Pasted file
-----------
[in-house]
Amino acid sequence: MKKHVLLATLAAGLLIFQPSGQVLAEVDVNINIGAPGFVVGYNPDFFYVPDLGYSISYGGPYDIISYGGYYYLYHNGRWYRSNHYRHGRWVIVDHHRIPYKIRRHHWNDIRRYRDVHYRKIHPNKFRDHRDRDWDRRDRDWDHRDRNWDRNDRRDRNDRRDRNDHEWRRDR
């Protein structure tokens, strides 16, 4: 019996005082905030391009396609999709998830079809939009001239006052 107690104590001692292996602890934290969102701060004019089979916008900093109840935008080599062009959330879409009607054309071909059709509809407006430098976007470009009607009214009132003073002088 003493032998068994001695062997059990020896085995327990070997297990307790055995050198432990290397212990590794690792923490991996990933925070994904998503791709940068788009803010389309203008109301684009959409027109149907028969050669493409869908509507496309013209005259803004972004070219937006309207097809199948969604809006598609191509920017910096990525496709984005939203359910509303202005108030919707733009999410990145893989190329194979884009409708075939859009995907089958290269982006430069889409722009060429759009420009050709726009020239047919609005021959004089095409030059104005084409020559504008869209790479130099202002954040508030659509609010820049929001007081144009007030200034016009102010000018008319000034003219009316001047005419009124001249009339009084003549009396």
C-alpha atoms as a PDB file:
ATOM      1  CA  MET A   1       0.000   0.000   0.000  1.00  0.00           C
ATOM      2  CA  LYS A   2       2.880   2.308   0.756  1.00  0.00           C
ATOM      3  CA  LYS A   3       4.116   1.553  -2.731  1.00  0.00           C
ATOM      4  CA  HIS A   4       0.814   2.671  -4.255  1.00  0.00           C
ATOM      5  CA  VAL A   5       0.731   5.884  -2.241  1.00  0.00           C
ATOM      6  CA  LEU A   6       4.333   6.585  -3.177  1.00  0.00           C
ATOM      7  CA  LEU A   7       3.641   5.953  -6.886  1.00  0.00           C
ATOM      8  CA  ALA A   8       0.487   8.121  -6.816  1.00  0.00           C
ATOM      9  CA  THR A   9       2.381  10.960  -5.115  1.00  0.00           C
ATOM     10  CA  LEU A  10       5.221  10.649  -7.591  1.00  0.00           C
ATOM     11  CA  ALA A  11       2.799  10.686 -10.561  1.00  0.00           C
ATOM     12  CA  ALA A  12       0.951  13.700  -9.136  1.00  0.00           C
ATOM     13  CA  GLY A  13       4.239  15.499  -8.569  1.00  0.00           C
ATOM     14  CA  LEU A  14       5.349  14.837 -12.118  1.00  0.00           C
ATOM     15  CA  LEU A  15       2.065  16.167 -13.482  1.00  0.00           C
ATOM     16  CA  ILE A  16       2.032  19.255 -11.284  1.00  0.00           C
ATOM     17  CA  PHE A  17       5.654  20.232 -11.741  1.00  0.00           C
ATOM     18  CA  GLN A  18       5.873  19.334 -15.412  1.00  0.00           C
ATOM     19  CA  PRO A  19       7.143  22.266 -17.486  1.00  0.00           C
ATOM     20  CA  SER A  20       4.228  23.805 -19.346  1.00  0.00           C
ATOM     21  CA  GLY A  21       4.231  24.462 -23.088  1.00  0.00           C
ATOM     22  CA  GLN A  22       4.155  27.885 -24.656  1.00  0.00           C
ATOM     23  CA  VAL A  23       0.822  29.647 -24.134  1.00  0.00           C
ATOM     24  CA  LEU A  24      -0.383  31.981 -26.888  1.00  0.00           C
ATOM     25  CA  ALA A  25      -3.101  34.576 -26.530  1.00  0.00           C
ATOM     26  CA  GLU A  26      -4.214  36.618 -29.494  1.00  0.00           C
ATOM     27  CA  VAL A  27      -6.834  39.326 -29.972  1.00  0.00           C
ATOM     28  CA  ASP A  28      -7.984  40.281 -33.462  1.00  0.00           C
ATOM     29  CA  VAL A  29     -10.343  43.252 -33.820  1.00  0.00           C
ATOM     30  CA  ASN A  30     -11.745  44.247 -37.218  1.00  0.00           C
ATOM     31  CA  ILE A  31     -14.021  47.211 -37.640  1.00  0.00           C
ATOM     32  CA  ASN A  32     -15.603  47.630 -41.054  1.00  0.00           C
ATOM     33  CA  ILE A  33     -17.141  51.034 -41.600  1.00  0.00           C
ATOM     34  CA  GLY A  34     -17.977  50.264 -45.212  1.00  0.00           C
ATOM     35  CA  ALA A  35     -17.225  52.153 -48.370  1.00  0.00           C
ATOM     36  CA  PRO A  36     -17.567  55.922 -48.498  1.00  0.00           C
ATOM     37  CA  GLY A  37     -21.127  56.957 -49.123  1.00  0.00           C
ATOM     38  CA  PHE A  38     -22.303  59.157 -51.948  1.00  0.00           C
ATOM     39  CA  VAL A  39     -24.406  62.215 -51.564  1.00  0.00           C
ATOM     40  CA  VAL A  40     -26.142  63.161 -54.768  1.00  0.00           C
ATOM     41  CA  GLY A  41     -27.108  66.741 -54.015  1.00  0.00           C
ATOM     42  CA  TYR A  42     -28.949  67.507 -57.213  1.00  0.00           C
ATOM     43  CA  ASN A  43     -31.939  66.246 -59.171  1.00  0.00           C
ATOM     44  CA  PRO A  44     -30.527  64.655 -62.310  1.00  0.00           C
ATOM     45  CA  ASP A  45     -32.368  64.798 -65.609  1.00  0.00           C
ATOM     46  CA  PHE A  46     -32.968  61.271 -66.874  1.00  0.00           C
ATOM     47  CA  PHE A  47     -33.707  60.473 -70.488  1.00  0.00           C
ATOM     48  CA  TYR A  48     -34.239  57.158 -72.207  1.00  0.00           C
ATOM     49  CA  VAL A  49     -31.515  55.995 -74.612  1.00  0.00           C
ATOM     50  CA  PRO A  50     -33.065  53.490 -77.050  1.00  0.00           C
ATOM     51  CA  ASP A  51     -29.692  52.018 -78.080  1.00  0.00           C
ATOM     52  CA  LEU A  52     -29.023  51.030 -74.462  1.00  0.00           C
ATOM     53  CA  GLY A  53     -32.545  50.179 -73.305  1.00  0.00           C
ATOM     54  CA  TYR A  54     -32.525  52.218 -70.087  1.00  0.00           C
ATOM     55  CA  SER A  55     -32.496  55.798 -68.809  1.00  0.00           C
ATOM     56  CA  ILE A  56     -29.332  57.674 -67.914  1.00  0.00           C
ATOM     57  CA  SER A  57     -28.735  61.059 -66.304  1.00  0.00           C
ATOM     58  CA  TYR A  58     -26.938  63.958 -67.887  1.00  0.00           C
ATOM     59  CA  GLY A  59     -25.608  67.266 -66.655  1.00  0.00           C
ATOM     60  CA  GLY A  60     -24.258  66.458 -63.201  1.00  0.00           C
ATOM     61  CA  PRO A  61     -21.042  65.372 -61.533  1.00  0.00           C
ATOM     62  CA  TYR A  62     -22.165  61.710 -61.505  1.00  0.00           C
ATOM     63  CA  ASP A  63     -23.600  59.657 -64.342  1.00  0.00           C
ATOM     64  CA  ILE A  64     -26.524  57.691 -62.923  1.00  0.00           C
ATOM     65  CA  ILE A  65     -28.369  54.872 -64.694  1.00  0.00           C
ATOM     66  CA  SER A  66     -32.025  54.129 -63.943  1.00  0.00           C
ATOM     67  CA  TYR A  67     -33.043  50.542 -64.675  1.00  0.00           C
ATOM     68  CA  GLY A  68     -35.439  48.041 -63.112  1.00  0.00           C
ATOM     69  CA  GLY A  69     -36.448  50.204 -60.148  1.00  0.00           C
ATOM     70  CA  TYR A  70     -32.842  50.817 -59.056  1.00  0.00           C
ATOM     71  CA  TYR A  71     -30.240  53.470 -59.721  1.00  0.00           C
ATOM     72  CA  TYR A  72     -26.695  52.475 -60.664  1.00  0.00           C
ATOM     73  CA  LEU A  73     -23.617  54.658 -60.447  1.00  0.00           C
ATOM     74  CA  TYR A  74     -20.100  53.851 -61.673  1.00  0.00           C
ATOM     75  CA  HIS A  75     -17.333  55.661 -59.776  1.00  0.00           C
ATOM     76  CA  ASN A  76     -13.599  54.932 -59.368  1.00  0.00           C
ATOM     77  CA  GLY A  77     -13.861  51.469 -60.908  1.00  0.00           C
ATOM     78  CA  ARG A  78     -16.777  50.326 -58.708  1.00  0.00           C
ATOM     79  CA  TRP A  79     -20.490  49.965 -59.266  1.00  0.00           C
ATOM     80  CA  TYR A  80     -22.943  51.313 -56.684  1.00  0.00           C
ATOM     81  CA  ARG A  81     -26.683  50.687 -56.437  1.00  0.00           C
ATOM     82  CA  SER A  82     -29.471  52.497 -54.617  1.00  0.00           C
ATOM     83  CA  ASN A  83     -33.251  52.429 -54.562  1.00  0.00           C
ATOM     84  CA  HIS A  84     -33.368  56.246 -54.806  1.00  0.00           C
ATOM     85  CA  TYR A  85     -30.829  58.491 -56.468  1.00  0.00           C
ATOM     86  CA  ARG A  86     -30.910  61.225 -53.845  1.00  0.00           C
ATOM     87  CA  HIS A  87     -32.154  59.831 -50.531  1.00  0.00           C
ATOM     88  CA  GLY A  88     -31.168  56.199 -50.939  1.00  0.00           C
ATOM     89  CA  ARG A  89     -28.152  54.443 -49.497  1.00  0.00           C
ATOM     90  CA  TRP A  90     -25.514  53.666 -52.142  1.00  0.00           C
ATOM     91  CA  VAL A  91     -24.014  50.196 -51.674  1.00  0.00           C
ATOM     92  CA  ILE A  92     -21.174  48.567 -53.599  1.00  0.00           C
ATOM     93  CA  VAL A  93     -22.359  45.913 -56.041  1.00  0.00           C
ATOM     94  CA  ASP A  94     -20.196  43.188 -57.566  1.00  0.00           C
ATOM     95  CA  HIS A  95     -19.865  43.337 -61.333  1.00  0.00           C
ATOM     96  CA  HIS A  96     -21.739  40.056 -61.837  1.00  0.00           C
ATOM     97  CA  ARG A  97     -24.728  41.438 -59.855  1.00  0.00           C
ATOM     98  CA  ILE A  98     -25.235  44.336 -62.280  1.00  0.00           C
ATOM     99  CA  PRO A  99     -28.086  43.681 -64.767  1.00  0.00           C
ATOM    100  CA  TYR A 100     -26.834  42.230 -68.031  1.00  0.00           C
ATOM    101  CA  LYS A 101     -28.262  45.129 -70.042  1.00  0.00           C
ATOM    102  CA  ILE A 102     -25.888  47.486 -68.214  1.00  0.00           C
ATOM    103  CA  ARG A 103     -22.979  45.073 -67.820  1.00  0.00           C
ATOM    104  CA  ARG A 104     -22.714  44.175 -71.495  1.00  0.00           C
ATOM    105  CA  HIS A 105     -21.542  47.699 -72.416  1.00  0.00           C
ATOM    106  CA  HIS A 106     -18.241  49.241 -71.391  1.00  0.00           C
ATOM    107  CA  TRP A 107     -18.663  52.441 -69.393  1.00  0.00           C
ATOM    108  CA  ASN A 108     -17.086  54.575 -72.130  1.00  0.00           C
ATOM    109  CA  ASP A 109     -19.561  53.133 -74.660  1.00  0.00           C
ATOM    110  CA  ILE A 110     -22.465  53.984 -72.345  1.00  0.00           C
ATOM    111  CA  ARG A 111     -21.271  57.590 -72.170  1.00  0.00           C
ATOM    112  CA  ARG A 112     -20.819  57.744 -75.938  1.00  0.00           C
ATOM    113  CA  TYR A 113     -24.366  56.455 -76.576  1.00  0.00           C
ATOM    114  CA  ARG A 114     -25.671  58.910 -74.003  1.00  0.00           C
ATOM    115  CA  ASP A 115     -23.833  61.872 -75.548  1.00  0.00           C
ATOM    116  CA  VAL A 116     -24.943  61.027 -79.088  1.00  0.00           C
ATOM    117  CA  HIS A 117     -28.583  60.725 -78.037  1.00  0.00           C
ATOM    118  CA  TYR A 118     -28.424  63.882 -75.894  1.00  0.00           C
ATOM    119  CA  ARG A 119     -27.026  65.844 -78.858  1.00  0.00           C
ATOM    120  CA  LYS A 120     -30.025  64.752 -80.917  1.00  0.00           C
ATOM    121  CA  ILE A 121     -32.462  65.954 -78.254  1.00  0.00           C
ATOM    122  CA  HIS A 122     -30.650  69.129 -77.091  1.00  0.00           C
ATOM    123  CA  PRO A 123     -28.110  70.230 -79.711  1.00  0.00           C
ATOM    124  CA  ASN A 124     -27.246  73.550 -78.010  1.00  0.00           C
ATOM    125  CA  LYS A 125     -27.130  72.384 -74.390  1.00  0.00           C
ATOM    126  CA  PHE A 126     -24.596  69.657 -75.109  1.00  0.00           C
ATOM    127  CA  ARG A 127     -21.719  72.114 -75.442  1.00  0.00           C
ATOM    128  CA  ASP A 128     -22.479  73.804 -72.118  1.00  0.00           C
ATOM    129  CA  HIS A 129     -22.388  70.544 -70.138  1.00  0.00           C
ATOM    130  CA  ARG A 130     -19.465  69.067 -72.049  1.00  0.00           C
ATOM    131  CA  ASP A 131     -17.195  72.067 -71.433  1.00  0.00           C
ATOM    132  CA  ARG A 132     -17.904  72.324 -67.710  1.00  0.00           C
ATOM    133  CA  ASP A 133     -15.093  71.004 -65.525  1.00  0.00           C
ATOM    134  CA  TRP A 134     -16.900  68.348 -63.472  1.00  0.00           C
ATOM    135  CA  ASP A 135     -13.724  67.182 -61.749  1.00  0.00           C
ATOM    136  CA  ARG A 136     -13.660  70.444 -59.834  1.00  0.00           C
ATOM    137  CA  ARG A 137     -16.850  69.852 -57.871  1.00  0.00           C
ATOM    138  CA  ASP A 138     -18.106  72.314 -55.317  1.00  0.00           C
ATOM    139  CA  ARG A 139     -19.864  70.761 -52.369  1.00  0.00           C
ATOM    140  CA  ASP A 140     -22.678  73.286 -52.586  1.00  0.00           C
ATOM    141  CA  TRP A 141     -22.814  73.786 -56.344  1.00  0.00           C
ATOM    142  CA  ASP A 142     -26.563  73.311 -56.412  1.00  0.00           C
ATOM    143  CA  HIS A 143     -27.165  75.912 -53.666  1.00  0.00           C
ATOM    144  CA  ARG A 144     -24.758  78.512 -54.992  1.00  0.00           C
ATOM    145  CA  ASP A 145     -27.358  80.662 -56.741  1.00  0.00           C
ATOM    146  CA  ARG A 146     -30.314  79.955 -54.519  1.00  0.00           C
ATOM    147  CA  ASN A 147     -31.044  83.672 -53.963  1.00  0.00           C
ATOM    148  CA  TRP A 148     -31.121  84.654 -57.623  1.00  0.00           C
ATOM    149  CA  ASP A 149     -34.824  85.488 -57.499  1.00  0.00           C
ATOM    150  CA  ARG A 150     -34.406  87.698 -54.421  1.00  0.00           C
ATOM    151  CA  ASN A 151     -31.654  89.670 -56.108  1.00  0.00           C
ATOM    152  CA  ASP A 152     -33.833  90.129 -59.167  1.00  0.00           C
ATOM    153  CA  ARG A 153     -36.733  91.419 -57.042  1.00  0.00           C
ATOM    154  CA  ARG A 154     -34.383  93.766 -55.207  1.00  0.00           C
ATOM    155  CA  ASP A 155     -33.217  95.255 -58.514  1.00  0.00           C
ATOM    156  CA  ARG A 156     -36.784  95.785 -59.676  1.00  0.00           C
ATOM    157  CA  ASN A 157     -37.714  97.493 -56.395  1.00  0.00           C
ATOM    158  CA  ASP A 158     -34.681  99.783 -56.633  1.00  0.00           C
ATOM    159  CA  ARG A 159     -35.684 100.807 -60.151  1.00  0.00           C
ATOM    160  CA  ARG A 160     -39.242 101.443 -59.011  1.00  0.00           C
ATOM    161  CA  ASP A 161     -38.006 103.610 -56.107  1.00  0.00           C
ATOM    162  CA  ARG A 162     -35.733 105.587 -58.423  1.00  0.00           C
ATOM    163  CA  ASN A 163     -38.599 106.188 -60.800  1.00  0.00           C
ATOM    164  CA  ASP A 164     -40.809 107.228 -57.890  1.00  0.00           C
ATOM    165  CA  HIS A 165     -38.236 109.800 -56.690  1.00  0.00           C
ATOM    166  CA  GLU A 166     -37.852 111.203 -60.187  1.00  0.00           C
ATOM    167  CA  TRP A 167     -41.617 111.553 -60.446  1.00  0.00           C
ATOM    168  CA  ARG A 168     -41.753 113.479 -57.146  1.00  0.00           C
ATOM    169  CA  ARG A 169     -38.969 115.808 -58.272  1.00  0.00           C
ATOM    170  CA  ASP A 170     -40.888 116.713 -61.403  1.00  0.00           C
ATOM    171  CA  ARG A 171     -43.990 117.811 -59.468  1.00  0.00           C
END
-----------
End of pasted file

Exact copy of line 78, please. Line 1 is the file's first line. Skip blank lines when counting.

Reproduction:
ATOM     74  CA  TYR A  74     -20.100  53.851 -61.673  1.00  0.00           C